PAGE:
Last Thursday, 31 August, I met the Youth Employment UK team at their Kettering HQ, together with Robin Webber-Jones, the Northamptonshire principal of Tresham College, which is part of the Bedford College Group, and Councillor Scott Edwards, the portfolio holder for education at North Northamptonshire Council, to explore how the promotion of youth employment, education and training might best be advanced at both national and local levels. From that meeting, it was clear to see Youth Employment UK’s expertise and commitment to all young people across the UK, and I commend Youth Employment UK to the Minister.
In this debate, I have four asks of the Minister, please. First, will he be kind enough to visit Kettering to meet me and representatives of Youth Employment UK, Tresham College and North Northamptonshire Council to discuss the local and national challenges of youth education, employment and training? Secondly, will he ensure that while the Government raise the ambitions for young people to achieve A-levels, T-levels and quality apprenticeships—which the hon. Member for Strangford (Jim Shannon) has just highlighted—groups of young people are not left behind? Thirdly, will he expand ambitions and support for young people and create a NEET strategy with a commitment to reducing the NEET rate—a strategy that must focus on both reduction and prevention? Fourthly, will he commit to ensuring that all employers are working to the good youth employment standards, driving up the quality and volume of job opportunities for young people?
Youth Employment UK is home to the national youth voice census, an annual survey that explores with young people aged 11 to 30 what is and is not working for them on their journey to work. I know that the Department for Education already welcomes this annual survey and is already using it as a tool to help shape and inform its policy work. The 2022 report was downloaded more than 70,000 times. It has been referenced in a number of Government reports and received local, national and international coverage. On 14 September, in just 10 days’ time—nine days’ time now—Youth Employment UK will launch this year’s findings, and as I have been privy to some early insight from the team, I can give the Minister a sneak peek into some of its findings. This year’s survey makes it clear that in 2023, young people need more support and more help from the systems around them. Young people across the UK have shared their lack of confidence about their futures and next steps, telling Youth Employment UK in their thousands about the disconnect they feel in their communities. The future is feeling more uncertain for young people than in many previous years.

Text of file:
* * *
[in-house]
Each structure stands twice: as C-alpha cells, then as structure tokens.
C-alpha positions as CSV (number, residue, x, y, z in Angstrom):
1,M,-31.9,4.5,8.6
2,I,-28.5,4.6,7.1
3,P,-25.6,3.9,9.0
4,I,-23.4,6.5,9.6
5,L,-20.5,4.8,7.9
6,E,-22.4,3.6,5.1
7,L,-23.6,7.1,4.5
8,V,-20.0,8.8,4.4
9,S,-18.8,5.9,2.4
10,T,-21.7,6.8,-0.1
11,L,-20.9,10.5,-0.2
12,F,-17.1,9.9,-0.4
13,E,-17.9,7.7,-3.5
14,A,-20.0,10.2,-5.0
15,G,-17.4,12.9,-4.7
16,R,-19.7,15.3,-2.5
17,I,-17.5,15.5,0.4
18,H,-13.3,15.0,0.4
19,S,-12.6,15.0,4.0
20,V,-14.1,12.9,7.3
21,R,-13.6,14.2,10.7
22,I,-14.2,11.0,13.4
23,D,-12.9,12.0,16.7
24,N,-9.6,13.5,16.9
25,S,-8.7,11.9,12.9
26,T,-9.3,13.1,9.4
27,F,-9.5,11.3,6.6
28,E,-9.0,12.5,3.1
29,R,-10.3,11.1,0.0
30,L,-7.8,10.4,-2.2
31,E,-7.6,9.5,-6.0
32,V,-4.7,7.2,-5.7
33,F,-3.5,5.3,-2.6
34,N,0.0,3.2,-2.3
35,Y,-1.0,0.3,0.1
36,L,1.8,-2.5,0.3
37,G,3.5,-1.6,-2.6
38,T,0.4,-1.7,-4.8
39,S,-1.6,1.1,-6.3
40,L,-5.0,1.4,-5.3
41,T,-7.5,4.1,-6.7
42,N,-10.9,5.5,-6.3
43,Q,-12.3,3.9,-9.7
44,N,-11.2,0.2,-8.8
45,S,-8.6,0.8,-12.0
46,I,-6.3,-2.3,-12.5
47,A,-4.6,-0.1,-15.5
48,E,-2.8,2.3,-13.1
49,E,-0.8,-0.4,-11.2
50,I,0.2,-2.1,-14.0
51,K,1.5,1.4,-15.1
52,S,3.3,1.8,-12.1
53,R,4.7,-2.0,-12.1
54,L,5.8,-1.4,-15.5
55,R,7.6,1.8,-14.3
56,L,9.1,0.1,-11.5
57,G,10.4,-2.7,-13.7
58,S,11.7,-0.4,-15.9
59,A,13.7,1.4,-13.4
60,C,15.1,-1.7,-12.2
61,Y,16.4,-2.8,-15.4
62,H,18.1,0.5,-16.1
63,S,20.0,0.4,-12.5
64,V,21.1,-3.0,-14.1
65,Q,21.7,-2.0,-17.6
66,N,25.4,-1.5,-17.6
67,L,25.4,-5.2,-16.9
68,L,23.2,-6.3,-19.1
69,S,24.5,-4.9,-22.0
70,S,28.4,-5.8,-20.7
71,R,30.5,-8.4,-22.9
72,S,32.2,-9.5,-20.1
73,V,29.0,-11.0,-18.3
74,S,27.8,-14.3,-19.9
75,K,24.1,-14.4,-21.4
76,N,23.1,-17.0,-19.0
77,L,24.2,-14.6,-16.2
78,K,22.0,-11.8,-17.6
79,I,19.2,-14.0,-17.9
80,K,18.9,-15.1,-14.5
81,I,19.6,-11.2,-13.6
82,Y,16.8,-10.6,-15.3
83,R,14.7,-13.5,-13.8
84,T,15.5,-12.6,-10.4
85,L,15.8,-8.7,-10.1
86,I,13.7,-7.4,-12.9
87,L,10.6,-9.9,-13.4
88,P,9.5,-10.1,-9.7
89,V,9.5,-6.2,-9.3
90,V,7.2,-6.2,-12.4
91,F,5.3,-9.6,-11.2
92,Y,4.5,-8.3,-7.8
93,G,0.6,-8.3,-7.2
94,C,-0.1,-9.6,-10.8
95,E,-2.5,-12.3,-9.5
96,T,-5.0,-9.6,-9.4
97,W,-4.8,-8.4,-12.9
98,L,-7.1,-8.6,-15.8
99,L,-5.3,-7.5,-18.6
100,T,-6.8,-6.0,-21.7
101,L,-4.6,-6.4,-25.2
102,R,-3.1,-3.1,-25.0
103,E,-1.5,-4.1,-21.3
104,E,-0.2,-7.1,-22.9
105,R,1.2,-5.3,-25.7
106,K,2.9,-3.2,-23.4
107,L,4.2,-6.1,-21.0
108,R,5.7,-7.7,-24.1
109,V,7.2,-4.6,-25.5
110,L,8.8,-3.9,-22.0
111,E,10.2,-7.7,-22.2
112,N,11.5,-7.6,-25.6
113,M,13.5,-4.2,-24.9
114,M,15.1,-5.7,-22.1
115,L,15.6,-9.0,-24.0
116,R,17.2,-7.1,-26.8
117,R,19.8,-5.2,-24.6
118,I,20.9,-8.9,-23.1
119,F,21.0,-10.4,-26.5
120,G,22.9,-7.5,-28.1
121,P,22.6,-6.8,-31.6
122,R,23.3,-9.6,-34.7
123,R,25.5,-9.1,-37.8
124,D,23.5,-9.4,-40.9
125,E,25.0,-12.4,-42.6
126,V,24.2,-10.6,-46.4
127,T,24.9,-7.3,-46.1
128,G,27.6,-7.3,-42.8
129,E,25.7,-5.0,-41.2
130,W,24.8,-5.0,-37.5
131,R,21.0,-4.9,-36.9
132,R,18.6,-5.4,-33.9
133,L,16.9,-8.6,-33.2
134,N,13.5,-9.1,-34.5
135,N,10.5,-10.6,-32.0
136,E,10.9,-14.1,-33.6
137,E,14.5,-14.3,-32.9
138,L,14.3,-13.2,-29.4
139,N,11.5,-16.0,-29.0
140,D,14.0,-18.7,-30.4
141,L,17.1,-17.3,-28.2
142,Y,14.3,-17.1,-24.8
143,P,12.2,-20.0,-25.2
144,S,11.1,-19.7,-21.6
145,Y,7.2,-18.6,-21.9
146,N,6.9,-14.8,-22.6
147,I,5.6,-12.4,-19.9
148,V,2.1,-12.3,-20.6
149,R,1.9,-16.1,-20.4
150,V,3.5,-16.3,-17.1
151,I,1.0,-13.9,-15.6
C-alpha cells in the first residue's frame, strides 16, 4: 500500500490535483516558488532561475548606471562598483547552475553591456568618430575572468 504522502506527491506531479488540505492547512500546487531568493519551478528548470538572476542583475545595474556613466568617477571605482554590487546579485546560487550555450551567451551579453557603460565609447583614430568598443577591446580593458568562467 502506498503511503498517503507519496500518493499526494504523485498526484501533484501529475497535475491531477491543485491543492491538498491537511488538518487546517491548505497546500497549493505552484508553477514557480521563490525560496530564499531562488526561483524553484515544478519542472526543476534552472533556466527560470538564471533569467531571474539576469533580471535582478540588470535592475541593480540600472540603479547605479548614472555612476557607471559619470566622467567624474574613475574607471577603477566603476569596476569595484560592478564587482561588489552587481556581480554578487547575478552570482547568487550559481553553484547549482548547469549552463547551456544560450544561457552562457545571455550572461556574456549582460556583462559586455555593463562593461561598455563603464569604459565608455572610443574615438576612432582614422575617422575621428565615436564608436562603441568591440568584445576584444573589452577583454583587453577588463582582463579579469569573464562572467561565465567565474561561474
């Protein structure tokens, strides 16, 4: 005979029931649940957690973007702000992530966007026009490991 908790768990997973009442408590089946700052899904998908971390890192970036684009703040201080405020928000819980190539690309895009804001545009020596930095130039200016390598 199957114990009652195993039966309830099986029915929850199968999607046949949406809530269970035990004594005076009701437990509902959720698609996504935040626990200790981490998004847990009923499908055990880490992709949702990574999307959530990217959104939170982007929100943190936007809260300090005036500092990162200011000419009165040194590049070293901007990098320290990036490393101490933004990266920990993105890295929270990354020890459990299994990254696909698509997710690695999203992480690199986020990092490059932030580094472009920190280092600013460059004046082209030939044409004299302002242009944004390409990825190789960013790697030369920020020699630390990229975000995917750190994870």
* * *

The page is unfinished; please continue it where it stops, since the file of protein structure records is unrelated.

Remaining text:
I thank the hon. Gentleman for raising this important debate. The subject of skills development and the improvement of people within employment is close to my own heart. Does he recognise that there is a disparity in how this policy plays out across the whole of the United Kingdom? For example, the apprenticeship levy is collected in Northern Ireland but it is not allocated to apprenticeships there, so we are taxed but the levy is not available. Secondly, we export one third of all our students in Northern Ireland to GB, but they rarely come back. That has to be fixed.
The hon. Member makes some extremely good points. It does not seem right that the situation he describes should be as it is. Perhaps the Minister, in his response, will be able to give the Government’s response to those important issues. I shall be in touch with representatives of Youth Employment UK, who will be interested in Northern Ireland, and I will ask if they would be kind enough to contact the hon. Member’s office to see whether this could be explored further.
The key findings and recommendations from this year’s youth voice census will provide us all with a clearer understanding of the issues that young people are facing in our constituencies, in our schools and as they enter the workforce. This should be a call to all of us, and in particular to the Government, to make a commitment to understanding what young people really need in order to feel confident about their futures.